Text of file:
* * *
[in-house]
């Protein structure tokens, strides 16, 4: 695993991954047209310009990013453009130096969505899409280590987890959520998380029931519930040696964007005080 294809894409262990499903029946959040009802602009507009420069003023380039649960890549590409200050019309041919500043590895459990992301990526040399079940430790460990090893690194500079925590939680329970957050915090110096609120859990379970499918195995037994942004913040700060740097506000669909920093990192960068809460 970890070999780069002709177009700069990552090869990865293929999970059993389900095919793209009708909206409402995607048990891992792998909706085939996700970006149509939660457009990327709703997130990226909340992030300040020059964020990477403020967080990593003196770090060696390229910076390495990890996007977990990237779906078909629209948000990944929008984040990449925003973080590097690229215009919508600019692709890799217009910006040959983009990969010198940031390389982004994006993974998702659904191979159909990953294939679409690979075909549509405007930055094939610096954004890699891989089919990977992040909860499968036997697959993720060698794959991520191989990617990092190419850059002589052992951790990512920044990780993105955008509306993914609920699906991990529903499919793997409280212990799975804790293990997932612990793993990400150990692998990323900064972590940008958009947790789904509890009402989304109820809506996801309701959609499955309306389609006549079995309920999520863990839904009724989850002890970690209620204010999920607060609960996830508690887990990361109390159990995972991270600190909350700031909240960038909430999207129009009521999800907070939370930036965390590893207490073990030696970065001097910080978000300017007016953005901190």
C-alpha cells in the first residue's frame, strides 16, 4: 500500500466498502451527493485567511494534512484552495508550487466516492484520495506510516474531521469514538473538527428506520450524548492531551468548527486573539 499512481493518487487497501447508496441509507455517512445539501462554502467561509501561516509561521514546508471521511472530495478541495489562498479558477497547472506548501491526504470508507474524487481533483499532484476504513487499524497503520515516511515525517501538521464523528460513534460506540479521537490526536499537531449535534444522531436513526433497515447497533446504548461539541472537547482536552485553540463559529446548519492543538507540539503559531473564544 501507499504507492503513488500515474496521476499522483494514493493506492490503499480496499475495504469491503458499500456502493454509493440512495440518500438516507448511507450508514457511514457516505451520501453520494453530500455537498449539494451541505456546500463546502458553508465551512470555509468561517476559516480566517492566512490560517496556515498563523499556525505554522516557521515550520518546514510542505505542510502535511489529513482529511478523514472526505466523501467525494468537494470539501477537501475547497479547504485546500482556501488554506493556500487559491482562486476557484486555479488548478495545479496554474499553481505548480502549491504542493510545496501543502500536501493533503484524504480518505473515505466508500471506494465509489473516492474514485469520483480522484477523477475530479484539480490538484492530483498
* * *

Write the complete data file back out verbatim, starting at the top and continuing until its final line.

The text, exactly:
[in-house]
């Protein structure tokens, strides 16, 4: 695993991954047209310009990013453009130096969505899409280590987890959520998380029931519930040696964007005080 294809894409262990499903029946959040009802602009507009420069003023380039649960890549590409200050019309041919500043590895459990992301990526040399079940430790460990090893690194500079925590939680329970957050915090110096609120859990379970499918195995037994942004913040700060740097506000669909920093990192960068809460 970890070999780069002709177009700069990552090869990865293929999970059993389900095919793209009708909206409402995607048990891992792998909706085939996700970006149509939660457009990327709703997130990226909340992030300040020059964020990477403020967080990593003196770090060696390229910076390495990890996007977990990237779906078909629209948000990944929008984040990449925003973080590097690229215009919508600019692709890799217009910006040959983009990969010198940031390389982004994006993974998702659904191979159909990953294939679409690979075909549509405007930055094939610096954004890699891989089919990977992040909860499968036997697959993720060698794959991520191989990617990092190419850059002589052992951790990512920044990780993105955008509306993914609920699906991990529903499919793997409280212990799975804790293990997932612990793993990400150990692998990323900064972590940008958009947790789904509890009402989304109820809506996801309701959609499955309306389609006549079995309920999520863990839904009724989850002890970690209620204010999920607060609960996830508690887990990361109390159990995972991270600190909350700031909240960038909430999207129009009521999800907070939370930036965390590893207490073990030696970065001097910080978000300017007016953005901190």
C-alpha cells in the first residue's frame, strides 16, 4: 500500500466498502451527493485567511494534512484552495508550487466516492484520495506510516474531521469514538473538527428506520450524548492531551468548527486573539 499512481493518487487497501447508496441509507455517512445539501462554502467561509501561516509561521514546508471521511472530495478541495489562498479558477497547472506548501491526504470508507474524487481533483499532484476504513487499524497503520515516511515525517501538521464523528460513534460506540479521537490526536499537531449535534444522531436513526433497515447497533446504548461539541472537547482536552485553540463559529446548519492543538507540539503559531473564544 501507499504507492503513488500515474496521476499522483494514493493506492490503499480496499475495504469491503458499500456502493454509493440512495440518500438516507448511507450508514457511514457516505451520501453520494453530500455537498449539494451541505456546500463546502458553508465551512470555509468561517476559516480566517492566512490560517496556515498563523499556525505554522516557521515550520518546514510542505505542510502535511489529513482529511478523514472526505466523501467525494468537494470539501477537501475547497479547504485546500482556501488554506493556500487559491482562486476557484486555479488548478495545479496554474499553481505548480502549491504542493510545496501543502500536501493533503484524504480518505473515505466508500471506494465509489473516492474514485469520483480522484477523477475530479484539480490538484492530483498